Tag Archives: Law vs Gospel

Fourth Sunday of Advent (December 22, 2019) in Year A

Faithfulness and Creativity: Robert Saler reflects on the example of Saint Joseph.

Care for Creation Commentary on the Common Lectionary 
(originally written by Robert Saler in 2013)

Readings for the Fourth Sunday of Advent, Year A (2013, 2016, 2019, 2022)

Isaiah 7:10-16
Psalm 80:1-7, 17-19
Romans 1:1-7
Matthew 1:18-25

The readings for the fourth Sunday in Advent continue the theme of God’s grace rupturing our quotidian ways of being in the world, and the ways in which the coming of Christ provides a new angle on God’s revelation. This way of framing the matter is important: while Christians affirm that God’s revelation was and is uniquely disclosed in the life, death, and resurrection of Jesus Christ, the entire plausibility of the gospels’ narrative framework depends upon Israelite religiosity. This is particularly true in the story of Joseph: while Christians regard Joseph as a hero of the faith for abiding by God’s plan, the entire theological underpinning of Joseph’s encounter with the angel depends upon the rich tradition of Israelite encounter with the divine.

Striking for our purposes, though, is what we might call Joseph’s creative and even “faithful” disobedience to the Hebrew Bible. Much has been made of the fact that Joseph, having discovered seemingly indisputable evidence of his wife’s infidelity to him, could have exposed her to shame, legal punishment, and even death as revenge against her; instead, he chooses simply to end the betrothal without compromising her integrity. This, in and of itself, is an action of what Peter Rollins might call faithful infidelity to the law—by refusing to abide by the letter of the law, Joseph embodies its spirit. Too much Lutheran preaching has occluded the fact that the “law” as the nation of Israel encountered it was in fact a gift of grace from God, a gift that fashioned God’s people and bestowed upon them an identity in a world in which they would be perpetual underdogs. Joseph, by his action, embodies a kind of virtuosic inhabiting of that spirit of grace, but does so precisely by going against his rights under the “law.”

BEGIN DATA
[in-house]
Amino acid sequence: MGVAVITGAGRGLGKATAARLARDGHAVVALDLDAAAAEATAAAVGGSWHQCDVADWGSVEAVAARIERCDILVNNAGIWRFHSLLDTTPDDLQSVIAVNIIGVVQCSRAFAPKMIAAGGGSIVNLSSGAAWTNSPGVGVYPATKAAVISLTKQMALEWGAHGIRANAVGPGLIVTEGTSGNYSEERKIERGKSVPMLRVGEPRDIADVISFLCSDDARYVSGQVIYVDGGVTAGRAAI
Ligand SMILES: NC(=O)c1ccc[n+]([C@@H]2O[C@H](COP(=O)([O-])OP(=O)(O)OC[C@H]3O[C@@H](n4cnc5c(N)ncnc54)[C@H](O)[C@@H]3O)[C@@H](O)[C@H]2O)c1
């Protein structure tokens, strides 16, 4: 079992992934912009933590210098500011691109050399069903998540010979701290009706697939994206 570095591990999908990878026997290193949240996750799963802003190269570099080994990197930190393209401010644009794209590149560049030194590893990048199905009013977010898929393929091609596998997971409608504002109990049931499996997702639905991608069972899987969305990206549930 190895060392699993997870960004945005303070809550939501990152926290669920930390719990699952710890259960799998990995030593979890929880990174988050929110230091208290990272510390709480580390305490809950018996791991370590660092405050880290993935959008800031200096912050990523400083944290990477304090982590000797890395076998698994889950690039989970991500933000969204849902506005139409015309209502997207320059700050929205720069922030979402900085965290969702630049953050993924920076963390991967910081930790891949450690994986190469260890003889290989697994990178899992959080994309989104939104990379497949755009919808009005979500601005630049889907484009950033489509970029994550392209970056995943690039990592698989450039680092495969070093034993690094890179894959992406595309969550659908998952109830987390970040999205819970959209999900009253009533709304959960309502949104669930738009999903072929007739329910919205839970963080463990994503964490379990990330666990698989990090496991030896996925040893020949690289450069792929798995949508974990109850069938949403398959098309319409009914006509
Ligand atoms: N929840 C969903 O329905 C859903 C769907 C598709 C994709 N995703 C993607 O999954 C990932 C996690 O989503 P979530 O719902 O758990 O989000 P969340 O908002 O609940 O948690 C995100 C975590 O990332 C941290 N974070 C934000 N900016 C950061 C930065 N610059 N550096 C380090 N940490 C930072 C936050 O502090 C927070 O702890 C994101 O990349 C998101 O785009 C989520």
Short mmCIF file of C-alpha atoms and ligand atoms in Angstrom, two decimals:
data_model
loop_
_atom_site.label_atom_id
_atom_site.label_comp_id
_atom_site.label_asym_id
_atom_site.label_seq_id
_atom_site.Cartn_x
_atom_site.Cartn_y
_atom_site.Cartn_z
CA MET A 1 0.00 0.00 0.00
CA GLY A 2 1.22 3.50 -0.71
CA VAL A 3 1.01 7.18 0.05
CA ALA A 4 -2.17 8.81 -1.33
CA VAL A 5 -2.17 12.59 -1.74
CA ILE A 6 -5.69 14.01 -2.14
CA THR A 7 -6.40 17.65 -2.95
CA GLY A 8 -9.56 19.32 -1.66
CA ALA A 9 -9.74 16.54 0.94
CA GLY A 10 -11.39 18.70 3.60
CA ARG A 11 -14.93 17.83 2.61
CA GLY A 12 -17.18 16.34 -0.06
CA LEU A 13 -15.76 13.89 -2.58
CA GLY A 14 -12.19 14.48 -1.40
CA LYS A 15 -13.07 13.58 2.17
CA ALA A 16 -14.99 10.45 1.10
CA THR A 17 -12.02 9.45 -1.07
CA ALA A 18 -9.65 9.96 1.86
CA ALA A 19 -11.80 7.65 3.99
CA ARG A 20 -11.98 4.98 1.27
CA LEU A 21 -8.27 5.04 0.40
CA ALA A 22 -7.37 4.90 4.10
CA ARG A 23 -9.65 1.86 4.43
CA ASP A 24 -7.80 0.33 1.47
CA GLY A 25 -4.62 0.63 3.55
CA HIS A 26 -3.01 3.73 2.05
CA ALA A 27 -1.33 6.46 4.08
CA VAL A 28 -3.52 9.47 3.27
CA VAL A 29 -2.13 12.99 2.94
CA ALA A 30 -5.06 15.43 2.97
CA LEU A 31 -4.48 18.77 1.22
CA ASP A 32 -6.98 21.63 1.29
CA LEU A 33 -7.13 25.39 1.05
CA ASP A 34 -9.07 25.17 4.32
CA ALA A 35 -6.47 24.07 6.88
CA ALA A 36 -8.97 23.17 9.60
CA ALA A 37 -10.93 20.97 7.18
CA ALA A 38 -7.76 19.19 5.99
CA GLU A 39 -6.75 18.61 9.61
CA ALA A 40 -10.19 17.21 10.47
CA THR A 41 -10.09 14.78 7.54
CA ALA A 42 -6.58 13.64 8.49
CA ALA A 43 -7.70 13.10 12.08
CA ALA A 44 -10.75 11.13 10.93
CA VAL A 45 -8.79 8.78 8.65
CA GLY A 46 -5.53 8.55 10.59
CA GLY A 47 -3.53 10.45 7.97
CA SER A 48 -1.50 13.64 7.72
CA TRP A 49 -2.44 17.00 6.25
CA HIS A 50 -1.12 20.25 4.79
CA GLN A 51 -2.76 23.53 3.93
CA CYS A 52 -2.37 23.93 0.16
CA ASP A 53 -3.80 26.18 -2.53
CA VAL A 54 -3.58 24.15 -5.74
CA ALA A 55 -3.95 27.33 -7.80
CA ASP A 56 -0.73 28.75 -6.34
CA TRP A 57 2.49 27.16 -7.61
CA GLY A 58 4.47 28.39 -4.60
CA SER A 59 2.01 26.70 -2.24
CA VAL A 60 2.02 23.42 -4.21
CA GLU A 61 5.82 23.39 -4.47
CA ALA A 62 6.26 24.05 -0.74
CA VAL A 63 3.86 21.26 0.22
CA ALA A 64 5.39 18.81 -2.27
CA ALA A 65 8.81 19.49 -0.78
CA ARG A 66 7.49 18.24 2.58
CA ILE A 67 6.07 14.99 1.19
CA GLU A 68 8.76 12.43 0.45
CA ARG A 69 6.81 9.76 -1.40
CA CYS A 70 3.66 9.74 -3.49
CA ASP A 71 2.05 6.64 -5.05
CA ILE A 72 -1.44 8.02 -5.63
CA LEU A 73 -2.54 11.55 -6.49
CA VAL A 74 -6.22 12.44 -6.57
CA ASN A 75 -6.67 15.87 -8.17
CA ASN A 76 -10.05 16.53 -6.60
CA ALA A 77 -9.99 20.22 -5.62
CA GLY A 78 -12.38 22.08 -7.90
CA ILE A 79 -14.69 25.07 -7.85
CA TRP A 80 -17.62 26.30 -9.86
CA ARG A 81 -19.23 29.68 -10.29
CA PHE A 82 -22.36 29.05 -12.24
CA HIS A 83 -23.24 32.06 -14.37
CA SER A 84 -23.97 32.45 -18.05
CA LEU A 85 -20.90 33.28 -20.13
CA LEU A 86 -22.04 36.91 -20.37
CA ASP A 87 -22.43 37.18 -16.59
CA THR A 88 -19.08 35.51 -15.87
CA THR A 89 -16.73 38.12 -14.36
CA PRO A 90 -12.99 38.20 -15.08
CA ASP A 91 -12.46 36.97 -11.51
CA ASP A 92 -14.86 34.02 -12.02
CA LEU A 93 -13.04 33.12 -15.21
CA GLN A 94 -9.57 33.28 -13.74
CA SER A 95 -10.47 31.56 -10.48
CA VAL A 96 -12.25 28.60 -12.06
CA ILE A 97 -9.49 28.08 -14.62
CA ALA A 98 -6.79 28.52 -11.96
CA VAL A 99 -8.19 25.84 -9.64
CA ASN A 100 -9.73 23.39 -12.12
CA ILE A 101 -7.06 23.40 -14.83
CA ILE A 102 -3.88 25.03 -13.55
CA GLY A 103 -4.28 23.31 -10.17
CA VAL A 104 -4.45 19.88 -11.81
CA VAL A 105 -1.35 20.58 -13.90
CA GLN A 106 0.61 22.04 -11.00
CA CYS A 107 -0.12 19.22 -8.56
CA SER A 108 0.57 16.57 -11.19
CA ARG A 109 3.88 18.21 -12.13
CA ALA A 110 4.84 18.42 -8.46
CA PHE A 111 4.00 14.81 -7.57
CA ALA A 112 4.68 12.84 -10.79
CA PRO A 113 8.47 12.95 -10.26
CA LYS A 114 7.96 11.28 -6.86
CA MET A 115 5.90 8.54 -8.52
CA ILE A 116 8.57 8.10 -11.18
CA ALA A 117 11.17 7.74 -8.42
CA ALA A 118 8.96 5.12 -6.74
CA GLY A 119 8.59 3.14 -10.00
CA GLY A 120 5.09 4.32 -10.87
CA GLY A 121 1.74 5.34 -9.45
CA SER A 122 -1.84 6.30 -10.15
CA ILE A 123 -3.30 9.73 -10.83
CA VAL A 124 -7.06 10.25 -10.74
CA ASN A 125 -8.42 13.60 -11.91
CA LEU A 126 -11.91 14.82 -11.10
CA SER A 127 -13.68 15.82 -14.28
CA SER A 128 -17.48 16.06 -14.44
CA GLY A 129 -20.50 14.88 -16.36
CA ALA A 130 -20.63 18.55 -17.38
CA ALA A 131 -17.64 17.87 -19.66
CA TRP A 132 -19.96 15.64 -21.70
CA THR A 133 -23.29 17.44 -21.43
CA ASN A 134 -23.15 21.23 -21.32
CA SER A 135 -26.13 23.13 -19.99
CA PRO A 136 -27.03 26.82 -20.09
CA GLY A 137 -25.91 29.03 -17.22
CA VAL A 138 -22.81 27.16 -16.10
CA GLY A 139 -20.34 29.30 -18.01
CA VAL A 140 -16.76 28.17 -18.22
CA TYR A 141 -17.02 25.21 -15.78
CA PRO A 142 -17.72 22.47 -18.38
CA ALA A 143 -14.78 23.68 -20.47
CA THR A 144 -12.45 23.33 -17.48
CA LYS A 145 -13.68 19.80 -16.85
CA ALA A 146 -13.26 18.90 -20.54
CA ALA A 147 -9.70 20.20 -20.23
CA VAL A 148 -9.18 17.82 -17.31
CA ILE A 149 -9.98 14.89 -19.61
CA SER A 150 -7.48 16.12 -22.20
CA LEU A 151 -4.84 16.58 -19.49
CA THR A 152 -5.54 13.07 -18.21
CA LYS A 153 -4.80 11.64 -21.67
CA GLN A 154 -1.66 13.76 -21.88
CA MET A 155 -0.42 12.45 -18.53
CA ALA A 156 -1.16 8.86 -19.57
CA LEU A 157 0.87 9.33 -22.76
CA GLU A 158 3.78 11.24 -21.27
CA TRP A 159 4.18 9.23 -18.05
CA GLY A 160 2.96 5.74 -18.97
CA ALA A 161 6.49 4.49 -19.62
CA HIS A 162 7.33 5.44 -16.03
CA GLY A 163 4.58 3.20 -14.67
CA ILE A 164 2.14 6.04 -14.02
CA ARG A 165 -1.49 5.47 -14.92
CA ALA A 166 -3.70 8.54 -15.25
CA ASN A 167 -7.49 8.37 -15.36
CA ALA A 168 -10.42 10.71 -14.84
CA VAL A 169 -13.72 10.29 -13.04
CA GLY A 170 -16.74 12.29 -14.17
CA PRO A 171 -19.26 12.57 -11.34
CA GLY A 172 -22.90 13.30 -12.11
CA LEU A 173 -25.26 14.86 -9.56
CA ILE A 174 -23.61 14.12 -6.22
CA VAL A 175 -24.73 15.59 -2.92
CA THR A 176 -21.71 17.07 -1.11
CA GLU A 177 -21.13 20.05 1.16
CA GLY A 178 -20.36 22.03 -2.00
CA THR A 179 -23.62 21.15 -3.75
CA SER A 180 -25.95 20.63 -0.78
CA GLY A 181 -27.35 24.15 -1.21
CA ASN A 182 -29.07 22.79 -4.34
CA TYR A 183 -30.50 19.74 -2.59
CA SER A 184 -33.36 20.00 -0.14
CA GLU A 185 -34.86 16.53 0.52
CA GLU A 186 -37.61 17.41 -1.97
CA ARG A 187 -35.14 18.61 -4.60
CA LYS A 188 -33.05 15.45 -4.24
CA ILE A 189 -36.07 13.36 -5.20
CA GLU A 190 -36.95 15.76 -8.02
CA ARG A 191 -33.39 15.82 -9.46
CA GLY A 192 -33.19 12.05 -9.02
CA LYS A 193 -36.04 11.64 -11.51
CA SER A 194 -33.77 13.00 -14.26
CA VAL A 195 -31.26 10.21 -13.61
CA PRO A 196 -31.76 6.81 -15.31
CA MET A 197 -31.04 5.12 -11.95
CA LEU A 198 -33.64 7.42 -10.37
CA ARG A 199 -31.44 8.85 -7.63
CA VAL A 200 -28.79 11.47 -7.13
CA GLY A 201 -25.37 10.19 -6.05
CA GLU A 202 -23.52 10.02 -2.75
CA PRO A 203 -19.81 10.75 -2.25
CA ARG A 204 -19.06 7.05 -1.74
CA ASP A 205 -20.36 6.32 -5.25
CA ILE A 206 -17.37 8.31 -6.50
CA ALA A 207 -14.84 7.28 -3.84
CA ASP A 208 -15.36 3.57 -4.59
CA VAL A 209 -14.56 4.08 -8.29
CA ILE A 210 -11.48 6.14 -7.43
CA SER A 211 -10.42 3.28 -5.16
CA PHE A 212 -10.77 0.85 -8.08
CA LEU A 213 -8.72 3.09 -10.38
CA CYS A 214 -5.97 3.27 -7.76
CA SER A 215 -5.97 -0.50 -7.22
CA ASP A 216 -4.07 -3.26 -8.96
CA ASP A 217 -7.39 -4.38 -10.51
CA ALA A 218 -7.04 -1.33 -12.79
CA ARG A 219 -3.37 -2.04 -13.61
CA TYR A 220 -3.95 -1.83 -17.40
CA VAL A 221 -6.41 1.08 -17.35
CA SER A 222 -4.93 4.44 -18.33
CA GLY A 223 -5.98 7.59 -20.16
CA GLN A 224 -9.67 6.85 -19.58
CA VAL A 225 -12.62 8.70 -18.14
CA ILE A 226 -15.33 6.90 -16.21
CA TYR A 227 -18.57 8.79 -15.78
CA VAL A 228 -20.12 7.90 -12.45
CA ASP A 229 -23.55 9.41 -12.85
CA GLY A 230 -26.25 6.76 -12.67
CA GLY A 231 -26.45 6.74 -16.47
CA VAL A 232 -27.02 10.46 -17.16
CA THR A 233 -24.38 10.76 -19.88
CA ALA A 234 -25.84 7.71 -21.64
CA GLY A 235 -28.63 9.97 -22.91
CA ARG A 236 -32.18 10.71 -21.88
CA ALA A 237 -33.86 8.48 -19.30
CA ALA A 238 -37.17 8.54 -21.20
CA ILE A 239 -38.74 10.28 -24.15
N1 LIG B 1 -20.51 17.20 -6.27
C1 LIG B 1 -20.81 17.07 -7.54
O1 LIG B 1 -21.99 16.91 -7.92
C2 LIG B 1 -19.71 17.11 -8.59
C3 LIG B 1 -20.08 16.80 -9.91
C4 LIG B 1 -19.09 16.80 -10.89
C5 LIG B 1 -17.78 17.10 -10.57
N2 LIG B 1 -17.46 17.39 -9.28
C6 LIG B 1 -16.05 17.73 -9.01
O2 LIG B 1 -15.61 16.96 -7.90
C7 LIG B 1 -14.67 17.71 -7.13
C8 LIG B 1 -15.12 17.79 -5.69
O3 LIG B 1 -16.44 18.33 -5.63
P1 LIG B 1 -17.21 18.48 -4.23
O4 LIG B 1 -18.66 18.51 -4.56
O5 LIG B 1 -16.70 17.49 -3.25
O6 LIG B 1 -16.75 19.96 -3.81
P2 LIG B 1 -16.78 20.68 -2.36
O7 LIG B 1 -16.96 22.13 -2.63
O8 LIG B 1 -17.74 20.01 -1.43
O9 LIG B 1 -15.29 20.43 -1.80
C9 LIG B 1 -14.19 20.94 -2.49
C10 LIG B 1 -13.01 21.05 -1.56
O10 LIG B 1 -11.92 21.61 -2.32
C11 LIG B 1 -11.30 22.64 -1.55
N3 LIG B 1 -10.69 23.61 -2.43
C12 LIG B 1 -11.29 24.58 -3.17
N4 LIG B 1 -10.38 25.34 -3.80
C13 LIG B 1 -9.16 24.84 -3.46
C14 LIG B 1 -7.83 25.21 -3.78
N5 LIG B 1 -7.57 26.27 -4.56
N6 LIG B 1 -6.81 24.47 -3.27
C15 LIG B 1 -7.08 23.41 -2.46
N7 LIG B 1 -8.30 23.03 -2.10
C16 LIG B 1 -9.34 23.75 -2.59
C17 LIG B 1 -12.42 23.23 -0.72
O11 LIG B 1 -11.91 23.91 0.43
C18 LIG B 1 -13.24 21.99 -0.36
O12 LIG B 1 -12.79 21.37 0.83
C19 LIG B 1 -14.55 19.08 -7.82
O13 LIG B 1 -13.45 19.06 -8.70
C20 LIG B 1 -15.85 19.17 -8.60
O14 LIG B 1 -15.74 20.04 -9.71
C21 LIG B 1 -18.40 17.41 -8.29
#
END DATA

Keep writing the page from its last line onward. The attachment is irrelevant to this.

The notion that God’s grace is a kind of deconstructive force that undermines the letter of the law in order to disclose the fundamentally benevolent and life-giving structures of God’s interaction with the world is, of course, a foundational Lutheran premise. Grace does not cancel the law, but it operates in a kind of faithful infidelity to it in order to save sinners. If the law condemns sinners to death, then grace—bestowed by the same God who gives the law—removes the law’s penalty in order to demonstrate God’s redemptive love for what God has made.